After your interview, your application for citizenship will be granted, denied, or continued.
Sometimes INS can tell you if you will be granted citizenship at the end of your interview. In some cases, you may be able to complete the oath ceremony the same day as your interview (where available). Otherwise, you will receive a notice telling you when and where your oath ceremony will be.
The INS officer may also "continue" your case. This means your case is put on hold. If your case is continued, it will add time to your naturalization. The most common reasons for continuation are:
- Failing the English and civics tests, and
- failing to give INS the documents they need.
When your case is continued, you will be either be asked to
- Come to a second interview, usually within 60-90 days of the first interview, or
- provide additional documents.
If you do not do what INS asks, your application may be denied.
INS may also deny your application for naturalization. If INS denies your application, you will receive a written notice telling you why. There is an administrative review process for applicants who receive denials. If you feel that youve been wrongly denied citizenship, you may request a hearing with an INS officer. Your denial letter will explain how to request a hearing and will include the form you need. The form for filing an appeal is the "Request for Hearing Proceedings Under Section 336 of the Act" (Form N-336).
The Oath of Allegiance
If INS approves your application for naturalization, you must attend a ceremony and take the Oath of Allegiance to the United States. The following are the steps in this process:
Receive a ceremony date
INS will notify you by mail of the time and date of your ceremony. The notice INS sends you is called the "Notice of Naturalization Oath Ceremony" (Form N-445). In some cases, the INS may give you the option to take the Oath on the same day as your interview. If you decide to take a "same day" oath, INS will ask you to come back to the office later that day. At this time, you will take the Oath and receive your Certificate of Naturalization.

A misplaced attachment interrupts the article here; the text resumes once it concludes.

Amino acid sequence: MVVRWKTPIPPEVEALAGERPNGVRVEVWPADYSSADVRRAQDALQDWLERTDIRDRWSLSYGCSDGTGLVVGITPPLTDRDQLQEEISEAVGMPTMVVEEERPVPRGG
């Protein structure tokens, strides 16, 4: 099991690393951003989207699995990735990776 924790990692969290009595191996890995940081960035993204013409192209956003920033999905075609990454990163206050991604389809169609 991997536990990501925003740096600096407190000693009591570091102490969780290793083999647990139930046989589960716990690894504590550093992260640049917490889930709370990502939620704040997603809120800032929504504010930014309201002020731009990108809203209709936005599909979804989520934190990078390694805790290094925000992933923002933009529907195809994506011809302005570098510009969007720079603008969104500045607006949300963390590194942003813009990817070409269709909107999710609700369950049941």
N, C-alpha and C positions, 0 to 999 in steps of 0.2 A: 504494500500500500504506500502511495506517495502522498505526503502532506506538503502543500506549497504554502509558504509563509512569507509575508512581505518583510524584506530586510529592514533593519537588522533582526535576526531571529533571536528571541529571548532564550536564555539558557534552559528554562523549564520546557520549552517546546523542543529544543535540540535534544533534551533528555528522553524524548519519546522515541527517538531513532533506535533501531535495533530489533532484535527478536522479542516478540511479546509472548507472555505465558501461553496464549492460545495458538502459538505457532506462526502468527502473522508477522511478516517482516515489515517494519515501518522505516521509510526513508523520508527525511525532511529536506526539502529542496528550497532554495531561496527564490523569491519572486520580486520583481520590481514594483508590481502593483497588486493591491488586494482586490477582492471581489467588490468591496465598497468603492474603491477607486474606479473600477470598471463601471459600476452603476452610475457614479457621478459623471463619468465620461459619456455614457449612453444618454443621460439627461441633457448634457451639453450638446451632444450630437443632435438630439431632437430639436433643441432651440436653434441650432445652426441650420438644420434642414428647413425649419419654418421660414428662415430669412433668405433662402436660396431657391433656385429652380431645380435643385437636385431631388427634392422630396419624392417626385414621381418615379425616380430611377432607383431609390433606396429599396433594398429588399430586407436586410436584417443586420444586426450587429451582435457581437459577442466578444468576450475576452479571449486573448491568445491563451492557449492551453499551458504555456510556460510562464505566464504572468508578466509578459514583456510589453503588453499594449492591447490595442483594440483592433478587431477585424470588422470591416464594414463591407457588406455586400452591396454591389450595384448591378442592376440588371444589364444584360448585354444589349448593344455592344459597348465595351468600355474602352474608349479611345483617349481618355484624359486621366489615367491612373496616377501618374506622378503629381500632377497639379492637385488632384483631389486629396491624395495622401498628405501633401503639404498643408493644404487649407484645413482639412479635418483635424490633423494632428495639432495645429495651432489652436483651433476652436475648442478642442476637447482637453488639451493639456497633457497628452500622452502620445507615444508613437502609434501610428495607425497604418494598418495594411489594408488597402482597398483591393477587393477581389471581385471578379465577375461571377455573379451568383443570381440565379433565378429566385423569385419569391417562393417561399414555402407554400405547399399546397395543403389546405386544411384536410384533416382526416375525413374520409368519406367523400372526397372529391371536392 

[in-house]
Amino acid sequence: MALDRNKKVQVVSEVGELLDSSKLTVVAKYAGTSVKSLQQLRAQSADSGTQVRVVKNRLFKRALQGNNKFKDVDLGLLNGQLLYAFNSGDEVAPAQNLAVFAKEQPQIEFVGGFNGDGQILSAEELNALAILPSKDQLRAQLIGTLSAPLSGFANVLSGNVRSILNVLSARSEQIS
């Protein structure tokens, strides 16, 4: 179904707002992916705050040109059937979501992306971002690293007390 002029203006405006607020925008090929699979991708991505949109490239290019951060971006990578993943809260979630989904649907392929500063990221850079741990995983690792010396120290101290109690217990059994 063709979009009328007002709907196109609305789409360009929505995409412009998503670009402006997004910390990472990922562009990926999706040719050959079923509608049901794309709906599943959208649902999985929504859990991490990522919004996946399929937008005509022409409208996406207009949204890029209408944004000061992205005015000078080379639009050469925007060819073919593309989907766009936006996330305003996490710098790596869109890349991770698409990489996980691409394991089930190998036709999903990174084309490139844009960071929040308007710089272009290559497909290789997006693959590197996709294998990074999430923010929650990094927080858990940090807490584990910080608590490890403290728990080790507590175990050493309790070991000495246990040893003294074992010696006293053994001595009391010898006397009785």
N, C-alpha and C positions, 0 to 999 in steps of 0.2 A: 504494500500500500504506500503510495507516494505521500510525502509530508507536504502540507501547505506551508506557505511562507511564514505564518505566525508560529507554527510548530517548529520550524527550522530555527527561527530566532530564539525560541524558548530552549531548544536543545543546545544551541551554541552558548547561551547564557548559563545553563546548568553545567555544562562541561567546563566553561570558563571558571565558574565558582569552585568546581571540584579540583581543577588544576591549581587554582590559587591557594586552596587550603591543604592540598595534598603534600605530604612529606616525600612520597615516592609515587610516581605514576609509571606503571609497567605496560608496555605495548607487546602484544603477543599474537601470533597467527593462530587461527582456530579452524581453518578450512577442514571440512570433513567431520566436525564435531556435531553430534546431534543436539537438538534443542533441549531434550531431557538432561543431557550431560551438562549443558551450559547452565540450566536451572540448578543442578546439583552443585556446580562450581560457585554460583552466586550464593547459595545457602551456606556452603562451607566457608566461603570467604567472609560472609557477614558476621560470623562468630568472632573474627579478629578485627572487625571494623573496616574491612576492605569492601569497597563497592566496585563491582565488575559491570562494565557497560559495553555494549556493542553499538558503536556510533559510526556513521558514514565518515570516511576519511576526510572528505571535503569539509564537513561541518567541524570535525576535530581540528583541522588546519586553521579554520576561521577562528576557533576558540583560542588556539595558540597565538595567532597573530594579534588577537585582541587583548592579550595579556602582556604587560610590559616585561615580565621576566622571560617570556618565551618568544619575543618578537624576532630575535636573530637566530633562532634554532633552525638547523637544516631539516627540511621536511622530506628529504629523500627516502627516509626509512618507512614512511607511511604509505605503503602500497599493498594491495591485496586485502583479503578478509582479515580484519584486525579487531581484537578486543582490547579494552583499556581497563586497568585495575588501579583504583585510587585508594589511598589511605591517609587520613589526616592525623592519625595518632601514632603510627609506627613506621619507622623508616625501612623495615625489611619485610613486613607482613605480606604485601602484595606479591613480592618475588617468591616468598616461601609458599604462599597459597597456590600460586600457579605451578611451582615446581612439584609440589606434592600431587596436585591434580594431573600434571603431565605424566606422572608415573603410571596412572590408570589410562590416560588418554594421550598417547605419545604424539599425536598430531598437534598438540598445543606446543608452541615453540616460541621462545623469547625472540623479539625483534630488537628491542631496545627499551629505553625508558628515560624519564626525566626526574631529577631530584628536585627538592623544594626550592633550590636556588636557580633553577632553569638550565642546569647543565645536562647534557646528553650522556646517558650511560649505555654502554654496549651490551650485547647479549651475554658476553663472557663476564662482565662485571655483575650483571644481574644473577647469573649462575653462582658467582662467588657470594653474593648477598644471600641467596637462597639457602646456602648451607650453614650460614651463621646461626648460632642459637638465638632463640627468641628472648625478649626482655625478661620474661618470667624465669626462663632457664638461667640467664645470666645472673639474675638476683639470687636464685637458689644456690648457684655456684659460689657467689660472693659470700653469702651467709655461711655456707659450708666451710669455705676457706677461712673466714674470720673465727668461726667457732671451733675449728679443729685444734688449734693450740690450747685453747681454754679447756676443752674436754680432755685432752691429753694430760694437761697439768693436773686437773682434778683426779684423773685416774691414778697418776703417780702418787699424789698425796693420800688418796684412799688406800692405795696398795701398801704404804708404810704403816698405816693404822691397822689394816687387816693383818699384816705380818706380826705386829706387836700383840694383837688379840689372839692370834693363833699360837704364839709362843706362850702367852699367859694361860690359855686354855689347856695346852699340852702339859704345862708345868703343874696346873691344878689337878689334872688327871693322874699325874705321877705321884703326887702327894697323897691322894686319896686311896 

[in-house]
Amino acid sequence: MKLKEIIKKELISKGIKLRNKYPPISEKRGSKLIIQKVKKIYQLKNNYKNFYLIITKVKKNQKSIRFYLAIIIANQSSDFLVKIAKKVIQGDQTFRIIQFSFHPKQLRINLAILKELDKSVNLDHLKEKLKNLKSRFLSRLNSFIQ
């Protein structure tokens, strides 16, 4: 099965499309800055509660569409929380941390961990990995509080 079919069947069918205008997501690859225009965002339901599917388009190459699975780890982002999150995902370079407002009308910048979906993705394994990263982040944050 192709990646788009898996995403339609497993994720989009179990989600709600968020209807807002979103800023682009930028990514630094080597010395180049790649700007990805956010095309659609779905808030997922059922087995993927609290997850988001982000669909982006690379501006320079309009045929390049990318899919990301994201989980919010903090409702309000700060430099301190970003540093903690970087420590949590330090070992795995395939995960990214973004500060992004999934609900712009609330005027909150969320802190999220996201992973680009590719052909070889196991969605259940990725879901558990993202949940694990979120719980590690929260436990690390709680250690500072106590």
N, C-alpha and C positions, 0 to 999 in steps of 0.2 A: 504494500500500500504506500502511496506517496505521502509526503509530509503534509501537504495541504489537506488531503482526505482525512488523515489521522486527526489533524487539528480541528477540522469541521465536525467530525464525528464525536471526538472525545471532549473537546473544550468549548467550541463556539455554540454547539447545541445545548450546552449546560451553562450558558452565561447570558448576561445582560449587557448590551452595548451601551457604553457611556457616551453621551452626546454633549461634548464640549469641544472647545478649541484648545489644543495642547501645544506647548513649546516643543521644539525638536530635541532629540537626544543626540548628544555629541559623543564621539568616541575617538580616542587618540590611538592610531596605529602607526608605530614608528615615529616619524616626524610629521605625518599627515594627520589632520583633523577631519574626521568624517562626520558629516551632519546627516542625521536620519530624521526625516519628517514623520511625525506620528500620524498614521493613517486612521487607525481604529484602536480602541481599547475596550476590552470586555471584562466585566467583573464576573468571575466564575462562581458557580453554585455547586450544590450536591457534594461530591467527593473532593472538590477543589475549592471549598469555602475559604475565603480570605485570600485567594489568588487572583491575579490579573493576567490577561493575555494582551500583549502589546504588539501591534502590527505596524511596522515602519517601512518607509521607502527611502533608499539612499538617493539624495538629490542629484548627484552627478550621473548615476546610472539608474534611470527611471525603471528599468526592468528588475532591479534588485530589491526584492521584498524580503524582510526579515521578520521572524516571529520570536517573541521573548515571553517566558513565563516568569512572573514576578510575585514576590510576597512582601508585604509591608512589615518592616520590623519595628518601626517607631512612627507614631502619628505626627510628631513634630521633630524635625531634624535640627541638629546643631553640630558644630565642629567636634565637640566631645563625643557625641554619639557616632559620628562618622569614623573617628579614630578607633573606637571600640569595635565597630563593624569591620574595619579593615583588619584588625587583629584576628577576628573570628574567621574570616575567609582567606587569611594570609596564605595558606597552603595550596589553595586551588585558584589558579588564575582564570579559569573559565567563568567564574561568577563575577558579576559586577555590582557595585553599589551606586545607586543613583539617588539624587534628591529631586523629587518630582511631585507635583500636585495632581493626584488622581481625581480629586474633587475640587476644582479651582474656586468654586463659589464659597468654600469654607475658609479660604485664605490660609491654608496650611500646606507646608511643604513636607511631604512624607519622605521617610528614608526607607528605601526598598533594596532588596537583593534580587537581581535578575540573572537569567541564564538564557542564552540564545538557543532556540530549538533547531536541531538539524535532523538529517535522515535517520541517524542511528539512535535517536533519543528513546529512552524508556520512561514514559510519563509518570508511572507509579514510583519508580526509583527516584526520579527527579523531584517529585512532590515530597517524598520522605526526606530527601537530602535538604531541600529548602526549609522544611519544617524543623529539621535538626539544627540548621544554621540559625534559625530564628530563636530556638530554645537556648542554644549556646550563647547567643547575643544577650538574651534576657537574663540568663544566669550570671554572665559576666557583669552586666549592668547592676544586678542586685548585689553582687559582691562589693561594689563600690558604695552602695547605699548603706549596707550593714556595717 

Check in at the ceremony
When you arrive at the ceremony, you will be asked to check in with INS. Try to arrive early. Remember that often there are many other people being naturalized with you who must also be checked in. If you cannot attend the ceremony on the day you are scheduled, you should return the INS notice (Form N-445) to your local INS office. You should include a letter explaining why you cannot be at the ceremony and asking INS to reschedule you.
Return your Permanent Resident Card
You will be required to return your Permanent Resident Card (US Green Card) to INS when you check in for your oath ceremony. You will no longer need your Permanent Resident Card because you will receive your Certificate of Naturalization at the ceremony.
Answer questions about what you have done since your interview
If more than a day has passed between your interview and the ceremony, you will need to answer several questions. These questions will be located on the back of the notice INS sends you (Form N-445). Some of the questions include "Have you traveled outside the United States?" and "Have you claimed exemption from military service?" You should read the questions carefully and mark your answers before you arrive at the ceremony. Answer the questions on the back of the Form N-445 only for the time since your interview.
Take the Oath
You are not a citizen until you have taken the Oath of Allegience. You will take the Oath during the ceremony. An official will read each part of the Oath slowly and ask you to repeat his/her words. The Oath can be found in the section titled "Eligibility Requirements".
Changes to the Oath
You may take the Oath without the words "to bear arms on behalf of the United States when required by law " if you provide enough evidence that you are opposed to fighting on behalf of the United States because of your religious beliefs (this does not apply to the military sponsor). If you provide enough evidence and INS determines that you are opposed to any type of service in the Armed Forces because of your religious beliefs, you may omit the words "to perform noncombatant service in the Armed Forces of the United States when required by law" (this also does not apply to the military sponsor).
If INS determines you are unable to swear the Oath using the words "on oath," you may replace these words with "and solemnly affirm." Finally, if INS determines you are unable to use the words "so help me God" because of your religious beliefs, you may omit these words.
If you believe you qualify for a modified oath, you should include a letter with your application explaining the situation. INS may also ask you to provide a document from your religious organization explaining its beliefs and stating that you are a member in good standing
Hereditary titles: If you have any hereditary titles or positions of nobility, you must give them up at the oath ceremony.
Receive your Certificate of Naturalization
Once you have taken the Oath, you will receive your Certificate of Naturalization. You may use this document as proof that you are a U.S. citizen.
Obtain a U.S. passport
It is strongly recommended that you obtain a U.S. passport soon after your naturalization ceremony. A passport serves as evidence of citizenship and is easier to carry around than a Certificate of Naturalization. In addition, if you lose your Certificate of Naturalization, it can take up to one year to receive a new certificate. If you do not have a passport, you will not have evidence of citizenship during the time you are waiting for a new certificate. You can get an application for a passport at your oath ceremony or at most post offices.